In the Icelandic sagas, we are told that the Godar, the leaders in the Viking community who oversaw the Thing meetings, were also responsible for sanctifying the area of the meeting with sacrifices and administering oaths of a ring. This seems to have involved rituals, as in one case the ring is described as reddened by the blood of a sacrificial ox.

That some of these rings may have been associated with the god Ullr is supported by archaeological finds from Lilla Ullevi, named for the god, which date to the Vendel Era, so the pre-Viking period. Located near Stockholm, the ancient site yielded 65 amulet rings of various sizes that seem to have been deposited in a specific spot, perhaps as part of oath-making rituals.

Other Binding Objects

The Rus meet the Greeks of Constantinople.

While rings seem to have been the most common binding object for an oath in the Viking world, they were far from the only object. It seems that oaths could have been sworn on anything of value, and the Vikings valued few things more than their weapons!

In the 10th century treaties between the Greeks in Constantinople and the Rus, who were probably of Swedish descent, oaths were sworn as part of the deal. While the Christian emperors kissed the cross, the Rus swore on their weapons, which is specifically described in the documents as according to their own religion and laws.

When Ragnar Lothbrok captured Paris in 845, the Vikings made a treaty with Charles the Bald and are said to have sworn oaths by the gods and on their weapons. Part of this may have involved putting down your weapons before swearing an oath.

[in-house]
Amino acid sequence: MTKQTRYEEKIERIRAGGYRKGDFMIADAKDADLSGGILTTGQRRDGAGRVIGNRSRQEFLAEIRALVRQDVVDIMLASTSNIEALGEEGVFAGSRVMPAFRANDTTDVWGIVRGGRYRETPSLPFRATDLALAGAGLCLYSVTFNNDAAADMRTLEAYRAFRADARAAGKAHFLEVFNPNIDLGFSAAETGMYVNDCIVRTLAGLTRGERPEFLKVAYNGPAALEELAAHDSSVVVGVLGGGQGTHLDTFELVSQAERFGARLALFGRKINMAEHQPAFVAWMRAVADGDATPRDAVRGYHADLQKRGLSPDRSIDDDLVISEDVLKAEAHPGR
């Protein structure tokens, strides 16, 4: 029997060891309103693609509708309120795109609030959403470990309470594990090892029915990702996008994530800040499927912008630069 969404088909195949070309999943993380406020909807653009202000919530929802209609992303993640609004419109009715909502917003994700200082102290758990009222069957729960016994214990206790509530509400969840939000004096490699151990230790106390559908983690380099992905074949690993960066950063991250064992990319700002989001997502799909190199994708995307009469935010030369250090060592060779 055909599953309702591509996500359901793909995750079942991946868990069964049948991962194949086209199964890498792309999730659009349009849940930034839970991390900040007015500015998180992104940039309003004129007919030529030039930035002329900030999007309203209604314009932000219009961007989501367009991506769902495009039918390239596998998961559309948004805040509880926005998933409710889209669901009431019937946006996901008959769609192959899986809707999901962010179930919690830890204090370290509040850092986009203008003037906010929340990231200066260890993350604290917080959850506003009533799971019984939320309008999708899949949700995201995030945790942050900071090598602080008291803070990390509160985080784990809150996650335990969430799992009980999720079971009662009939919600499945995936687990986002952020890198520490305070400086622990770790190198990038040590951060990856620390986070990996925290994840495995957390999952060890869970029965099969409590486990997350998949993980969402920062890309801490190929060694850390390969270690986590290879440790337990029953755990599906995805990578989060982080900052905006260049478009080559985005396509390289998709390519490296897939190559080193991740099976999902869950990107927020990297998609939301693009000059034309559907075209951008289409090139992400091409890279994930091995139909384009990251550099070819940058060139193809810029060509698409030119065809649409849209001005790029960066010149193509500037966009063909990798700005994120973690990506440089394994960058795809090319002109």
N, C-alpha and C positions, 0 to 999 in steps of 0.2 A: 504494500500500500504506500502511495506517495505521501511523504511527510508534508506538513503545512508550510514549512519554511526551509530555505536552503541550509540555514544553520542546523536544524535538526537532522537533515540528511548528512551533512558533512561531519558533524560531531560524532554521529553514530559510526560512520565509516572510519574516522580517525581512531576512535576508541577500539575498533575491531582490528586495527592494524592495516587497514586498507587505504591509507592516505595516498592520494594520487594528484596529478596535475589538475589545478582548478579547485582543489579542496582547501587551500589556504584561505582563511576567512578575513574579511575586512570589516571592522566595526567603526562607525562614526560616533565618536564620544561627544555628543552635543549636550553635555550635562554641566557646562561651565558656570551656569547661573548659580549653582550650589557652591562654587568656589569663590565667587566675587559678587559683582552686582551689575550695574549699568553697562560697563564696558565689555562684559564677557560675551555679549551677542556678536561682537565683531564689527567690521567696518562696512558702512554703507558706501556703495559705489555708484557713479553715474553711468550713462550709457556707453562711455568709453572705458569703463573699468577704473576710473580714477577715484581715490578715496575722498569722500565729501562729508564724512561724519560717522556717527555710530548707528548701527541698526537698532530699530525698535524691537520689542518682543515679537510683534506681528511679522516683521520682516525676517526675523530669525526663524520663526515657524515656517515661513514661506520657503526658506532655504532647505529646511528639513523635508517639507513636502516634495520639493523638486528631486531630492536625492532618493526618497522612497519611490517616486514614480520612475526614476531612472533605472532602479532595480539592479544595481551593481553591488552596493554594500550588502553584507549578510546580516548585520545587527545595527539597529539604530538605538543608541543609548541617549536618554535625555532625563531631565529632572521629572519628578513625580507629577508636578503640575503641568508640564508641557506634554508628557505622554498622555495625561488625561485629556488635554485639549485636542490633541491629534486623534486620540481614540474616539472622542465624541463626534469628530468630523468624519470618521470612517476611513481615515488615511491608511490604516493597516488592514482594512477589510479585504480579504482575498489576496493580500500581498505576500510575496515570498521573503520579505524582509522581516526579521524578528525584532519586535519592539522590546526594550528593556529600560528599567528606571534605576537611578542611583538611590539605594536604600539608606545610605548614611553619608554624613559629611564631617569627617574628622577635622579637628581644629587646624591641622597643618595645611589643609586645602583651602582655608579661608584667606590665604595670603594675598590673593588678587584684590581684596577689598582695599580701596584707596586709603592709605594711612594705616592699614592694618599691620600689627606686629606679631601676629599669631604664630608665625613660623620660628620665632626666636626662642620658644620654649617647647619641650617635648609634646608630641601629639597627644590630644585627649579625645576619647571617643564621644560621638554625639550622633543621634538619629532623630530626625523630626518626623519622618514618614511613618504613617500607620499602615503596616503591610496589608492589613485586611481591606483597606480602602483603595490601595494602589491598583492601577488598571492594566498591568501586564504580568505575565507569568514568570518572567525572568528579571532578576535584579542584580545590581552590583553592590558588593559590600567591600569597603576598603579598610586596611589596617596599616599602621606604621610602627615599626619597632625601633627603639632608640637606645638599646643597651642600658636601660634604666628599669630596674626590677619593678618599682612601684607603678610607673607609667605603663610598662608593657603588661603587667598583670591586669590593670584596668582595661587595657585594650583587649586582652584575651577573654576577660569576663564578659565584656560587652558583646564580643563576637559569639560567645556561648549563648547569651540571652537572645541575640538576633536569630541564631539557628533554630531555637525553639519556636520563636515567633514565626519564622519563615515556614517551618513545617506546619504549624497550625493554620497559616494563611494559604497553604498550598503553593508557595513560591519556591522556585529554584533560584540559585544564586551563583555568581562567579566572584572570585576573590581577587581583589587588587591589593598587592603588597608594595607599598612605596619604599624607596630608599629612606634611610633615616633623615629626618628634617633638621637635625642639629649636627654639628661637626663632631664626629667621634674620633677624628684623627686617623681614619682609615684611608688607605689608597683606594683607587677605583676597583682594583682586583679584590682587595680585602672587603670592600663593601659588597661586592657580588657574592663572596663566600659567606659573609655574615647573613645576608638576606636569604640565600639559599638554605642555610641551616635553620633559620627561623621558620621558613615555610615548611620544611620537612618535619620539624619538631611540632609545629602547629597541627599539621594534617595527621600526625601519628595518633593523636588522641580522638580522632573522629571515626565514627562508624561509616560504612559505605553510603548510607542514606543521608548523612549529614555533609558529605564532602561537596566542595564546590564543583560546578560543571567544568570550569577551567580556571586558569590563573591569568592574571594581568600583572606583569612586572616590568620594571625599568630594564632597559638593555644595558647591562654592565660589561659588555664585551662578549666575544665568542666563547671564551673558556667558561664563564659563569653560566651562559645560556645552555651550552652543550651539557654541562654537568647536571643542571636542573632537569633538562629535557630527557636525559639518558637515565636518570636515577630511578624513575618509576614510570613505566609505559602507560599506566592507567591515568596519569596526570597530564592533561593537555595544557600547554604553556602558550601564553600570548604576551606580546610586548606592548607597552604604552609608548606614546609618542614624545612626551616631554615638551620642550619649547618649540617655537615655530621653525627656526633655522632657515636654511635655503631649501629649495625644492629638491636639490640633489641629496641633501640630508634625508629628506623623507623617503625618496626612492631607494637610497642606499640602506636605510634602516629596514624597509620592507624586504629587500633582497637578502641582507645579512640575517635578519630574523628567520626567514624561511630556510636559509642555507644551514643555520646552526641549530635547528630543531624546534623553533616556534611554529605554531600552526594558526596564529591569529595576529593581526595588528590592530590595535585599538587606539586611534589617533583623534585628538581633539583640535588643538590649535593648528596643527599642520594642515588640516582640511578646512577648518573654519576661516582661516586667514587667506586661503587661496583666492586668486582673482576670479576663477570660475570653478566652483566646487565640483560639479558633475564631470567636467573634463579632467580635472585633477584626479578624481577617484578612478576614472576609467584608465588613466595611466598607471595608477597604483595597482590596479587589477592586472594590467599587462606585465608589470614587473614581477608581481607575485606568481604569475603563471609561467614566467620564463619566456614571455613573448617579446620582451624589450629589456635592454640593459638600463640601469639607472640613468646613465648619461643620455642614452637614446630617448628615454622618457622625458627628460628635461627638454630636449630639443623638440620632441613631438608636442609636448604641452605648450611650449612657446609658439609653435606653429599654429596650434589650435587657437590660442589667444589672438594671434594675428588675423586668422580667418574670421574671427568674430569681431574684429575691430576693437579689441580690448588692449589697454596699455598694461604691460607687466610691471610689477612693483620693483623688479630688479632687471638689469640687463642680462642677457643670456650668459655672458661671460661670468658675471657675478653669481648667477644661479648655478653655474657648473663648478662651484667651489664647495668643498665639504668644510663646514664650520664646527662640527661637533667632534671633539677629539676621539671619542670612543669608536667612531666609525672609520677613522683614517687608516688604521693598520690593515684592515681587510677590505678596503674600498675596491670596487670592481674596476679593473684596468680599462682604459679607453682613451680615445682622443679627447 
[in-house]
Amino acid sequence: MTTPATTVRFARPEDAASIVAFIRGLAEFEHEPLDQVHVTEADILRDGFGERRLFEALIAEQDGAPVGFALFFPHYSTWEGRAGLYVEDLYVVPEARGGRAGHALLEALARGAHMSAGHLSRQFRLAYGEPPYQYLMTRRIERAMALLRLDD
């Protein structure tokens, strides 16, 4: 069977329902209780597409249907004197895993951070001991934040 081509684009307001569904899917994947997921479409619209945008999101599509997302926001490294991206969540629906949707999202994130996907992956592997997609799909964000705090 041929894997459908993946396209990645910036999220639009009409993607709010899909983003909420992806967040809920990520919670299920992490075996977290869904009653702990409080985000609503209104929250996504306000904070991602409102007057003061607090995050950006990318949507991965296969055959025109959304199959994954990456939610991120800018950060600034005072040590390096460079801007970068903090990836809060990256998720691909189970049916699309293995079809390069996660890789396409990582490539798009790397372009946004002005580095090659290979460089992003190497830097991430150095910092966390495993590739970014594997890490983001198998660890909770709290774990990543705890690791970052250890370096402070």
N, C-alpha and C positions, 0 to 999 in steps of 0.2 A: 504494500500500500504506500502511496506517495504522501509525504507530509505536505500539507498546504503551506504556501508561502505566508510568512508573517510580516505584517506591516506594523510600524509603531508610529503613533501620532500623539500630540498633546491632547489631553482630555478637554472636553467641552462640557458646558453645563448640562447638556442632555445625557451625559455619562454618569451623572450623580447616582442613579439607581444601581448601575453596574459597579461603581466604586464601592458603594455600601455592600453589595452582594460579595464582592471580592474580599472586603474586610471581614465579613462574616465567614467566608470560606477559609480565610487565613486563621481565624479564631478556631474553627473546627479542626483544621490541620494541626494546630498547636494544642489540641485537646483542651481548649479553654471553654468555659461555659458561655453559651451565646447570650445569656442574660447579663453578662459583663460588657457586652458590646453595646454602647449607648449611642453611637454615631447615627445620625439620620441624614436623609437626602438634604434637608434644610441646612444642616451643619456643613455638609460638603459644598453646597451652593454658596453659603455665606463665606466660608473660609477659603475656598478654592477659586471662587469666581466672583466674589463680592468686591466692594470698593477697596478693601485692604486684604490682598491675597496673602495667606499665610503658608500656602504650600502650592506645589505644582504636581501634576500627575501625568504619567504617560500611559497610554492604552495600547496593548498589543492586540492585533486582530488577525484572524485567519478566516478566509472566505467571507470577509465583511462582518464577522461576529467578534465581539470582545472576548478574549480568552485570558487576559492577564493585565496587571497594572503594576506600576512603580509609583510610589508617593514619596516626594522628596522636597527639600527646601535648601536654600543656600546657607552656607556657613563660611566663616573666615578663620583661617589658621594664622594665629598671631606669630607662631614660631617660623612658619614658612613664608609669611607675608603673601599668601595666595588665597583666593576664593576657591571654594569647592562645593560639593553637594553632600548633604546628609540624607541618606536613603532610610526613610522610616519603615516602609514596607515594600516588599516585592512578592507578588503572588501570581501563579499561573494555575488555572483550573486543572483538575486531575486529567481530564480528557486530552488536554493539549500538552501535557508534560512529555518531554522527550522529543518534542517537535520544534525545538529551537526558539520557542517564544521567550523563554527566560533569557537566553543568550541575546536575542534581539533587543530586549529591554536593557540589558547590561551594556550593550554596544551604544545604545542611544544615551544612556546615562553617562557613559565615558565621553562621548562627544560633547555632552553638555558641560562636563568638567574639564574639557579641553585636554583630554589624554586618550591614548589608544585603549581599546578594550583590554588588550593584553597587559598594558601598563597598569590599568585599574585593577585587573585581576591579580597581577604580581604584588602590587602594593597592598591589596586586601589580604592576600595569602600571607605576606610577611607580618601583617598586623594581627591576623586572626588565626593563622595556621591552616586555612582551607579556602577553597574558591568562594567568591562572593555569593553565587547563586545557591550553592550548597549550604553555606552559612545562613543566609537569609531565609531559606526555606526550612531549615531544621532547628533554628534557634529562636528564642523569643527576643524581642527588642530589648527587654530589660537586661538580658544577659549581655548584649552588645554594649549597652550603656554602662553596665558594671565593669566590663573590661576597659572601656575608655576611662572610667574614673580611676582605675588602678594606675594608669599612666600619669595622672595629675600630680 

There is also good evidence for the Vikings swearing oaths on stones. Sigrun swears an oath of a stone in the Second Poem of Helgi Hundingsbani, and Gudrun also swears on a sacred white stone in the Third Lay of Gudrun.

Traditionally in southwest Norway sacred white stones referred to a special kind of phallus-shaped cultic stone. It was often located in or near graves, perhaps suggesting that the ancestors could also act as guarantors of oaths. The phallus was also one of the many symbols associated with Freyr.

Magical Formulae

Image from a publication of the Lay of Volund, King Nidud and his sons sneak up on Volund.

While swearing oaths on objects seems to have given the promise a certain physicality and realness, it also seems that objects need not be physically present and could rather be evoked in a kind of magical formula.

One example is given in the Lay of Volund, in which the elf prince Volund is captured and imprisoned by the Swedish king Nidud. In retaliation, Volund kills the king’s two sons and impregnates his daughter. He only agrees to reveal what happened to the boys if the king swears an oath never to hurt his daughter. He dies so, using the following formula:

By the side of a ship and the rim of a shield, the back of a horse and the edge of a blade.

In another story, Atli, the king of the Huns, uses a similar formula. While he is not a Viking the composers of the story were and obviously thought that this was representative of a reasonable oath.

… by the sun curving to the south and the mountain of War-god, by the martial bed, and by Ullr’s ring.

How to Make Your Viking New Year Oath

With all this information about Viking oaths, how should a modern Viking make their oaths to themselves this New Year?

Start by picking the deity or energy that you feel most closely associated with, whether that be a Viking deity or some other force, and invite them to witness the oath. Choose an object that is important to you and make it a physical symbol of the oath. You can also compose a formula that encapsulates your promise and recite it to make the vow real.

If you are making a promise or a commitment with other people, be sure to do it over a shared meal or drink.